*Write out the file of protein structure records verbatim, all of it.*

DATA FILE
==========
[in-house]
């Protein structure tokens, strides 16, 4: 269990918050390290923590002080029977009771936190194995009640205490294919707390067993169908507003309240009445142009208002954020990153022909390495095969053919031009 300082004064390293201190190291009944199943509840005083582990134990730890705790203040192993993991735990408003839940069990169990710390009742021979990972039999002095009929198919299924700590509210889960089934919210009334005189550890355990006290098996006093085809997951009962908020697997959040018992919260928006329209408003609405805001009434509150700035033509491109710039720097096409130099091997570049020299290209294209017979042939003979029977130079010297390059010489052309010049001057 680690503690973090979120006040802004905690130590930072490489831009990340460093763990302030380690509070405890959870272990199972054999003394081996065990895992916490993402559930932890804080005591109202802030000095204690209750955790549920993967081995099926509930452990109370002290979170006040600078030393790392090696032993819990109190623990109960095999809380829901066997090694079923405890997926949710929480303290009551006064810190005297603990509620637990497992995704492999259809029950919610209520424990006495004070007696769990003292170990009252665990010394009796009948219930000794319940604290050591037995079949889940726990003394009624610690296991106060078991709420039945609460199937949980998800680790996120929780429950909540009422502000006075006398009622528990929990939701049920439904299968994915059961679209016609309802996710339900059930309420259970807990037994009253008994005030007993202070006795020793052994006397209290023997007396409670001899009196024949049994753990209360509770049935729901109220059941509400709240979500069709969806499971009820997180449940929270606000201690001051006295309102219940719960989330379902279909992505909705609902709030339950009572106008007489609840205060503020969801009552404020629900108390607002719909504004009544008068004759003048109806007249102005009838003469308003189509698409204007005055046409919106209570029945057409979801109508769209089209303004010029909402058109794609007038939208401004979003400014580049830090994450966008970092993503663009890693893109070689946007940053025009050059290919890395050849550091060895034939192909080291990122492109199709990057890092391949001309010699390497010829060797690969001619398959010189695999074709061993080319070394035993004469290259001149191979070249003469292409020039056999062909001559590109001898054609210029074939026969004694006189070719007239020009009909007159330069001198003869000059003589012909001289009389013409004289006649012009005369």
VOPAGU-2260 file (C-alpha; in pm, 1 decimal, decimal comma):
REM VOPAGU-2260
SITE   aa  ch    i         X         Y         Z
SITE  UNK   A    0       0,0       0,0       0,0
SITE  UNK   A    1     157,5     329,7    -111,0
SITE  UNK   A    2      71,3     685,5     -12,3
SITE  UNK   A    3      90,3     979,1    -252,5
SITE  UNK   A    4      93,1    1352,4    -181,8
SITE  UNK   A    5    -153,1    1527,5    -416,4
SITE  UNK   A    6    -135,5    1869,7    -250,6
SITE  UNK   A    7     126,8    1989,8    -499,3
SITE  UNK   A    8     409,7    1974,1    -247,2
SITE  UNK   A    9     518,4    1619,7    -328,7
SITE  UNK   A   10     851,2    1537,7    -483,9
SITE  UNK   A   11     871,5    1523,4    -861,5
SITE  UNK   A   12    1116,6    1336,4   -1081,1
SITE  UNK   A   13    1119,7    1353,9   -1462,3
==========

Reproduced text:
[in-house]
């Protein structure tokens, strides 16, 4: 269990918050390290923590002080029977009771936190194995009640205490294919707390067993169908507003309240009445142009208002954020990153022909390495095969053919031009 300082004064390293201190190291009944199943509840005083582990134990730890705790203040192993993991735990408003839940069990169990710390009742021979990972039999002095009929198919299924700590509210889960089934919210009334005189550890355990006290098996006093085809997951009962908020697997959040018992919260928006329209408003609405805001009434509150700035033509491109710039720097096409130099091997570049020299290209294209017979042939003979029977130079010297390059010489052309010049001057 680690503690973090979120006040802004905690130590930072490489831009990340460093763990302030380690509070405890959870272990199972054999003394081996065990895992916490993402559930932890804080005591109202802030000095204690209750955790549920993967081995099926509930452990109370002290979170006040600078030393790392090696032993819990109190623990109960095999809380829901066997090694079923405890997926949710929480303290009551006064810190005297603990509620637990497992995704492999259809029950919610209520424990006495004070007696769990003292170990009252665990010394009796009948219930000794319940604290050591037995079949889940726990003394009624610690296991106060078991709420039945609460199937949980998800680790996120929780429950909540009422502000006075006398009622528990929990939701049920439904299968994915059961679209016609309802996710339900059930309420259970807990037994009253008994005030007993202070006795020793052994006397209290023997007396409670001899009196024949049994753990209360509770049935729901109220059941509400709240979500069709969806499971009820997180449940929270606000201690001051006295309102219940719960989330379902279909992505909705609902709030339950009572106008007489609840205060503020969801009552404020629900108390607002719909504004009544008068004759003048109806007249102005009838003469308003189509698409204007005055046409919106209570029945057409979801109508769209089209303004010029909402058109794609007038939208401004979003400014580049830090994450966008970092993503663009890693893109070689946007940053025009050059290919890395050849550091060895034939192909080291990122492109199709990057890092391949001309010699390497010829060797690969001619398959010189695999074709061993080319070394035993004469290259001149191979070249003469292409020039056999062909001559590109001898054609210029074939026969004694006189070719007239020009009909007159330069001198003869000059003589012909001289009389013409004289006649012009005369």
VOPAGU-2260 file (C-alpha; in pm, 1 decimal, decimal comma):
REM VOPAGU-2260
SITE   aa  ch    i         X         Y         Z
SITE  UNK   A    0       0,0       0,0       0,0
SITE  UNK   A    1     157,5     329,7    -111,0
SITE  UNK   A    2      71,3     685,5     -12,3
SITE  UNK   A    3      90,3     979,1    -252,5
SITE  UNK   A    4      93,1    1352,4    -181,8
SITE  UNK   A    5    -153,1    1527,5    -416,4
SITE  UNK   A    6    -135,5    1869,7    -250,6
SITE  UNK   A    7     126,8    1989,8    -499,3
SITE  UNK   A    8     409,7    1974,1    -247,2
SITE  UNK   A    9     518,4    1619,7    -328,7
SITE  UNK   A   10     851,2    1537,7    -483,9
SITE  UNK   A   11     871,5    1523,4    -861,5
SITE  UNK   A   12    1116,6    1336,4   -1081,1
SITE  UNK   A   13    1119,7    1353,9   -1462,3